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Politics barrier to medical entrance

delhi Updated: Jan 07, 2011 02:45 IST
Charu Sudan Kasturi
Charu Sudan Kasturi
Hindustan Times
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Shuffling between the Supreme Court and his work at New Delhi's Safdarjung hospital, Saurabh Jain says he is learning firsthand how political pressure can shackle the government from implementing policies which it itself believes in.

Jain and thousands of MBBS graduates keen to pursue their MD have over the past several months have repeatedly petitioned the Medical Council of India (MCI) and the health ministry for a single medical entrance test.

But despite convincing the MCI and the union health secretary, and even after the Supreme Court's sanction, they find themselves no closer to a common test.

"It is so blatant... all that matters is politics," Jain said, desperately looking for updates on the government's plans for medical entrance examinations.

India currently has more than 50 entrance examinations for MBBS courses, spread over institutions and states across the country. Dozens of tests also dot the examination calendar every year for postgraduate (PG) medical programmes.

But students like Jain and other proponents of a common test are not opposed to multiple examinations only because of the strain they place on students.

The bigger problem with holding multiple tests is that they cause seats to remain empty, often done deliberately by institutions, which then admit students through the back door, a veteran doctor on the reconstituted board of the MCI told HT .

"Individual institutions don't just make money by holding their own examinations but also by allowing seats to go waste, and then charging capitation fees to fill these seats. It's a racket, and that's why we want to stop the practice," the MCI board member said.

Even public institutions - like the All India Institute of Medical Sciences - are allowing up to 30 per cent of their precious seats to go waste every year because of multiple entrance tests.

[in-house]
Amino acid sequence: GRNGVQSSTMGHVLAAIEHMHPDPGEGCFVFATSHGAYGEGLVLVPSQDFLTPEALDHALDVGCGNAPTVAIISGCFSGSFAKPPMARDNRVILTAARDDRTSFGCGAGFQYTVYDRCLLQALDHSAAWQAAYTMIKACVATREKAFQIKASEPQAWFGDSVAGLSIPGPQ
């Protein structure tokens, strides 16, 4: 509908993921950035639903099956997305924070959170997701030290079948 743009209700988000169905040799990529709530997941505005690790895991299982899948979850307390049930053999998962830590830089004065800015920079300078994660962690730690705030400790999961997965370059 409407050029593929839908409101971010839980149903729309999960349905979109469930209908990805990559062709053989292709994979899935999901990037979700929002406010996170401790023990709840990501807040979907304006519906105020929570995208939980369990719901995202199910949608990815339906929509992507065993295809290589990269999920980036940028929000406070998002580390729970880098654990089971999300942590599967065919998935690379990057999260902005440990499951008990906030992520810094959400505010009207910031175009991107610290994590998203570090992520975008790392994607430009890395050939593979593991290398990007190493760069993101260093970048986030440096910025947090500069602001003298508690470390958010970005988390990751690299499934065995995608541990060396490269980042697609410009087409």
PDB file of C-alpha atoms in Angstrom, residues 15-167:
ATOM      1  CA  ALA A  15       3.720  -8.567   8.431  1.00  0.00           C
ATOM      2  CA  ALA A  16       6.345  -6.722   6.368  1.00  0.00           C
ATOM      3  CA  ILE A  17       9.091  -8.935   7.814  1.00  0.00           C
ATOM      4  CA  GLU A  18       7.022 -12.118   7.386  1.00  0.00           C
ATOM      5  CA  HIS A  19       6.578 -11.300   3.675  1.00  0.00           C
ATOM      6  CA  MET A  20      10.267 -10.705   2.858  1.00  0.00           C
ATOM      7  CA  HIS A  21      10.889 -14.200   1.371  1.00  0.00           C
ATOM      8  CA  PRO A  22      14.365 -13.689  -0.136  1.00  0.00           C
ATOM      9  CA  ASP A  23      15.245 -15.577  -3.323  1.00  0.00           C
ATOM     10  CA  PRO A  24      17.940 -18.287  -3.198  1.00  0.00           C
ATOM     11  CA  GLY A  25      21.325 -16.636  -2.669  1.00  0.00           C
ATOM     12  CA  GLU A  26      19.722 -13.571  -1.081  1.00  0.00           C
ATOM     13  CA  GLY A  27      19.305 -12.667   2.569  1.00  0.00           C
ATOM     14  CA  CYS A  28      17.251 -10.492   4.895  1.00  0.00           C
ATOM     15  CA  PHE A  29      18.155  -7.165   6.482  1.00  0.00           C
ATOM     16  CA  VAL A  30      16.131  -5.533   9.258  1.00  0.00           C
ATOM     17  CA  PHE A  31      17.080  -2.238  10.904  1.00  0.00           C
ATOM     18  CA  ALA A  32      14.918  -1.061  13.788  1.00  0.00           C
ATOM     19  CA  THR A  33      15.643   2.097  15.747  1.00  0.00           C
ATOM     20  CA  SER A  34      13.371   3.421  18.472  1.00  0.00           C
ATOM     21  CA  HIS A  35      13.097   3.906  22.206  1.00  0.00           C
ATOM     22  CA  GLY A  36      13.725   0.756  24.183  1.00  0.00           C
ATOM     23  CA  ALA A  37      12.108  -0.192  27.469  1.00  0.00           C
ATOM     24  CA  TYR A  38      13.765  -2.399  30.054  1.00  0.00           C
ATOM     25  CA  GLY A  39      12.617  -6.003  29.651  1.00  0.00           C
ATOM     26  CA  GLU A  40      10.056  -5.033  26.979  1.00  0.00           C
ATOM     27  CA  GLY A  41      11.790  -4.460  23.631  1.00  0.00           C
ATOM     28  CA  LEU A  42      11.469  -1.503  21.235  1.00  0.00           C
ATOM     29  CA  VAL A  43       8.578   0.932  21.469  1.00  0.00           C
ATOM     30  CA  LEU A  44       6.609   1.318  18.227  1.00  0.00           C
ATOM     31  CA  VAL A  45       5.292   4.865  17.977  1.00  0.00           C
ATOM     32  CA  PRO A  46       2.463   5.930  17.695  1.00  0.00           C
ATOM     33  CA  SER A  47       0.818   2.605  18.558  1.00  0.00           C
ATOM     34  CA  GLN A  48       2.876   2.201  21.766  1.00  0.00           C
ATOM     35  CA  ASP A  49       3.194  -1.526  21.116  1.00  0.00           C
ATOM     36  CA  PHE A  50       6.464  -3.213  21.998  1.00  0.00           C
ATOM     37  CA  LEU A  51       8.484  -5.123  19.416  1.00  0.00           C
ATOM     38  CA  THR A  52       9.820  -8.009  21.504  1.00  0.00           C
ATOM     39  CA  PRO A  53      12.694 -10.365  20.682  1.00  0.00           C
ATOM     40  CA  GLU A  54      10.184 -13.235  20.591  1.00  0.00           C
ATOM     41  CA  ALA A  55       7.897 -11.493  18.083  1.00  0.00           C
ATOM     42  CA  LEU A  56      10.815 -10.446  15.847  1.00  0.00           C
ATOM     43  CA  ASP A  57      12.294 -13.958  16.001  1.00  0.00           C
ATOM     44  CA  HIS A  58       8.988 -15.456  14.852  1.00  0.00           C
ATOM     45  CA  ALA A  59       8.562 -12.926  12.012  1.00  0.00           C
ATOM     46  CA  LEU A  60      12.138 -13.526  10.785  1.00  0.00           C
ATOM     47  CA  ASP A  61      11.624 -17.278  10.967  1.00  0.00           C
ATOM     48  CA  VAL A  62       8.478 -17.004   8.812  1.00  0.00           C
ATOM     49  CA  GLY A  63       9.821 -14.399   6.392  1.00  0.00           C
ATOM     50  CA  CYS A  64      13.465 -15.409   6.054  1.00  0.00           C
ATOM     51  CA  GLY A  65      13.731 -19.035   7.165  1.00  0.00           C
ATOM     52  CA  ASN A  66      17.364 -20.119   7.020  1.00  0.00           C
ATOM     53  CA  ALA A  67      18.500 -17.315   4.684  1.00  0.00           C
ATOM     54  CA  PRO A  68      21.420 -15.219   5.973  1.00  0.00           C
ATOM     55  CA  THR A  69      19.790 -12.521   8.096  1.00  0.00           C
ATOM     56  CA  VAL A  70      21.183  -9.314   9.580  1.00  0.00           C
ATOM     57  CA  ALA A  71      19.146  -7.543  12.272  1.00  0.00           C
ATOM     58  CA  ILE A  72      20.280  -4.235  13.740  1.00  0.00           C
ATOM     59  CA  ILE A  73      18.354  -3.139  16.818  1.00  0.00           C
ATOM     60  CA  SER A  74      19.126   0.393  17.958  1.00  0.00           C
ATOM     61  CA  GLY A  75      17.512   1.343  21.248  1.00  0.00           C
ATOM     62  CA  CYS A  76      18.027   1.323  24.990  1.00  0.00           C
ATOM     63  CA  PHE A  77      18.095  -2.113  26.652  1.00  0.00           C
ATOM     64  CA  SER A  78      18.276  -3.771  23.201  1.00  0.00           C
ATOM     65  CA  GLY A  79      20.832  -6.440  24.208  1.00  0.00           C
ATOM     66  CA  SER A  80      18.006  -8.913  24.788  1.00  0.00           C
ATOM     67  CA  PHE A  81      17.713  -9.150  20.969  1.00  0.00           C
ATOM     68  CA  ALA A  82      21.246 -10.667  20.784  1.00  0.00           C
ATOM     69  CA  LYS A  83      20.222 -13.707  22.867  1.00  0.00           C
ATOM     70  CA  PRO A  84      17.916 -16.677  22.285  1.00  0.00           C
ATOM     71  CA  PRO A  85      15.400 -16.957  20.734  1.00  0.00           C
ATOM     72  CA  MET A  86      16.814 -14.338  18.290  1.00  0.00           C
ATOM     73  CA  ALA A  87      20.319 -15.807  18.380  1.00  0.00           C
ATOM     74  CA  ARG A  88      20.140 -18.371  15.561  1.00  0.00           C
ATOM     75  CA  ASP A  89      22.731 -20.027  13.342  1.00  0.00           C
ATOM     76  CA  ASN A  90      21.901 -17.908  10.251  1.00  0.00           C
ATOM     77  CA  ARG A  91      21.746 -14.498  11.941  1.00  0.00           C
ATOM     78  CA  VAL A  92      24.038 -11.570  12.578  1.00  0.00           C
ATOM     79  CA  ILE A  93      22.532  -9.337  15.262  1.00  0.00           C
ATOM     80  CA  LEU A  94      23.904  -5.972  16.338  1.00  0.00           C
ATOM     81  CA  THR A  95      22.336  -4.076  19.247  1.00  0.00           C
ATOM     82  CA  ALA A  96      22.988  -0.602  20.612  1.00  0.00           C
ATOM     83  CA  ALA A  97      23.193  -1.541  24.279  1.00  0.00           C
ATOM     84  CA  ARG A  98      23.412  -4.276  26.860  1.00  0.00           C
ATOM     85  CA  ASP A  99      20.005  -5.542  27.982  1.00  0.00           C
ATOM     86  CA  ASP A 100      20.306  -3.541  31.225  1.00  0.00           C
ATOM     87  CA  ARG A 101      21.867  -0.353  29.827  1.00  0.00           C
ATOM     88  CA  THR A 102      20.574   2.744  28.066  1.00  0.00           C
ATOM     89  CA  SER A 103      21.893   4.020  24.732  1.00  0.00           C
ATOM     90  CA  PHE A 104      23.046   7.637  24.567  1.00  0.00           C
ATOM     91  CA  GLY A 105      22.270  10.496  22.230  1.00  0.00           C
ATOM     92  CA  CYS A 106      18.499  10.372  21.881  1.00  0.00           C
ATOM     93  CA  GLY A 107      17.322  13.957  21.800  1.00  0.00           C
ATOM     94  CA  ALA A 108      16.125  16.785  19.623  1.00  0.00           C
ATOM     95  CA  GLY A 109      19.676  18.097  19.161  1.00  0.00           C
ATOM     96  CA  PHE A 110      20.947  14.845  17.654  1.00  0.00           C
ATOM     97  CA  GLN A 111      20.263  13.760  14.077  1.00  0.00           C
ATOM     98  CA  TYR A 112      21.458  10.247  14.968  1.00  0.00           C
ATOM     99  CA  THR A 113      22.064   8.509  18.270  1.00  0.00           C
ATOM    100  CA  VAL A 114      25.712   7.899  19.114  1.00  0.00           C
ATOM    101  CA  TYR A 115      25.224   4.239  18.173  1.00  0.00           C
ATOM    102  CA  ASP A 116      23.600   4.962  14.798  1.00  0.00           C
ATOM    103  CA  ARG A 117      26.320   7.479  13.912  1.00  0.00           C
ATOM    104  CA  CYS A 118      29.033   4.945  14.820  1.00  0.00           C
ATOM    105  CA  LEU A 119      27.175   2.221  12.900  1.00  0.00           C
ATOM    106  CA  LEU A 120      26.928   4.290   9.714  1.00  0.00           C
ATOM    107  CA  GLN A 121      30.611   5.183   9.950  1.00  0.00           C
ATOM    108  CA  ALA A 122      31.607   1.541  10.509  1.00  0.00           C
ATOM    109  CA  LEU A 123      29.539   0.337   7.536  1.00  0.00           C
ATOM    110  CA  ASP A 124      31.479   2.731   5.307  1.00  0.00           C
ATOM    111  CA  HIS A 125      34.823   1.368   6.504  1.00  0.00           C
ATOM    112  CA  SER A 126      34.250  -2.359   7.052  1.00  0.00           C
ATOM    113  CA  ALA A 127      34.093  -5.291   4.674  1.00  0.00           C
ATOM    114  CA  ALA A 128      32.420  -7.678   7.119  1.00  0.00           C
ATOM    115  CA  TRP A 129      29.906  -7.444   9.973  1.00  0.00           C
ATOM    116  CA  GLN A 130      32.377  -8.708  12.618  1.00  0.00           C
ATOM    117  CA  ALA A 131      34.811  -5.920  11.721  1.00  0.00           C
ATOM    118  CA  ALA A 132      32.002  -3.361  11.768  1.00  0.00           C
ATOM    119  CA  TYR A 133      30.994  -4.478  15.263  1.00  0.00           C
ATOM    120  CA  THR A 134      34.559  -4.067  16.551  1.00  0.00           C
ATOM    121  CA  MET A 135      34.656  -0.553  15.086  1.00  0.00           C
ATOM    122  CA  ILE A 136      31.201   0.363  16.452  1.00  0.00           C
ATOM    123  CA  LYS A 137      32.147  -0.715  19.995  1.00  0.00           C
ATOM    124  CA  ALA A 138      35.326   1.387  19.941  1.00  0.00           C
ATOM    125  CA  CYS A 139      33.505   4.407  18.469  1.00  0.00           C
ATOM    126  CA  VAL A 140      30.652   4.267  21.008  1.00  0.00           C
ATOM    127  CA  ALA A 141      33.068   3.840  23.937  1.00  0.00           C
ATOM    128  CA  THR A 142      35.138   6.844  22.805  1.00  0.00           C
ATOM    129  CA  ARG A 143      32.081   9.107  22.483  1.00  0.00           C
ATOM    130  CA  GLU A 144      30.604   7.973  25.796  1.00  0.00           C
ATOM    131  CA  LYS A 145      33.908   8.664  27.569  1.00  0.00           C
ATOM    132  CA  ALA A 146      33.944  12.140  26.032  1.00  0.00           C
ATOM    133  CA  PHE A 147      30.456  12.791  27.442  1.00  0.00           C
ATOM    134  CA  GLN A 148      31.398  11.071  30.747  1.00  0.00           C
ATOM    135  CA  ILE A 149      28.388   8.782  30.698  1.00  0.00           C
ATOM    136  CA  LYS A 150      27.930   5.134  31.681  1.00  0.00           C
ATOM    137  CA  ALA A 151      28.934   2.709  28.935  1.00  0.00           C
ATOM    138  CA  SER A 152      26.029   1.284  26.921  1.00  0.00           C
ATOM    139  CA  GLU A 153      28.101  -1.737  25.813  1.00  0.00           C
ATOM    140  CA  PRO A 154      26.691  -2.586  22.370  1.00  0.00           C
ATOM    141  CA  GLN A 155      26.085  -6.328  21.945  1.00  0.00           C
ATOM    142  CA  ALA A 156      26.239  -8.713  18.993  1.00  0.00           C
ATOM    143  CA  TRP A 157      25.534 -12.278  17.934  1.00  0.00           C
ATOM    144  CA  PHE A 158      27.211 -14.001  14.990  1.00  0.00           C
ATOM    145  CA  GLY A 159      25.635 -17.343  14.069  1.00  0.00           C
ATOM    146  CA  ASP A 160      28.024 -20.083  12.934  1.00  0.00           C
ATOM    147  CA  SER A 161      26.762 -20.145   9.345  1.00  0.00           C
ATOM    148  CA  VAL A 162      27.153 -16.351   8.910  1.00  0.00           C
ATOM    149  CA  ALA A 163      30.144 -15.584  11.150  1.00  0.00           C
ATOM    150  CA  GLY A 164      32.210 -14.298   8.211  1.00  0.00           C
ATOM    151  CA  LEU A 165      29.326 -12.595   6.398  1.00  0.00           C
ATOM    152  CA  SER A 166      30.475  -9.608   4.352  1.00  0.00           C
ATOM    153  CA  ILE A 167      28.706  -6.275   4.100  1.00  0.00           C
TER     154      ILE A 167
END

AIIMS has itself admitted before the Supreme Court that dozens of students who obtain relatively "undesirable" PG streams through the institute examination nevertheless take up seats, earning government stipend and using the institute hostel while preparing for other examinations.

If they get the stream of their choice through any of the other examinations spread through the year, they quit AIIMS - wasting the seats they took up at the premier medical school.

The MCI, first in 2009 and then July 2010, after its board was reconstituted, proposed amendments to the country's health education regulations to allow a common entrance test at undergraduate (UG) and PG levels.

Internal documents of the health ministry, accessed through the Right to Information Act, show that on August 10, 2010, health secretary Sujatha Rao even wrote to health minister Ghulam Nabi Azad pushing vigorously for the common tests despite likely opposition.

"The common entrance examination will have the immediate advantage of reducing substantial amount of stress and expenditure that students of middle class families undergo year after year… This would also ensure that all seats across the country are filled on merit which would have a bearing on the quality of persons qualifying as doctors," Rao said in her note.

Rao told Azad that apart from Tamil Nadu, Andhra Pradesh, Maharashtra, Karnataka and Kerala - which she said had the highest number of private medical colleges - all states had accepted the common test proposal.

"In all likelihood, there will be some amount of opposition to this very major and long-felt reform from the private medical colleges, who are minting money and have made medical education a lucrative business," the note said.

Rao alerted Azad that there might be litigation, but sought the minister's approval saying "this would be a historic decision".

What is stopping the common tests then?

The answer, government sources say, lies in the strong opposition from select states, in particular Tamil Nadu (ruled by the UPA), where both the DMK and the Opposition AIADMK are vocally against a common test.

Both the parties are arguing that a common national test would hurt the interests of poor and backward community students who have no access to expensive coaching classes.

But this argument is specious since each state can continue to implement quotas as at present even with a common test, the MCI board member said.

The Congress-led government appears unwilling to upset its ally ahead of the Tamil Nadu elections. The health ministry on January 4 ordered the MCI to withdraw a notification for common tests issued on November 21.

Human resource development minister Kapil Sibal, personally keen on common tests, also assured everyone that no common tests would be held without the consent of state governments.

But the MCI board appears equally determined not to give up its proposal for common tests easily, and will push for its plan at a meeting with state ministers called later this month.

Students across the country will watch that meeting to see what triumphs - politics or education.

Working out the proposal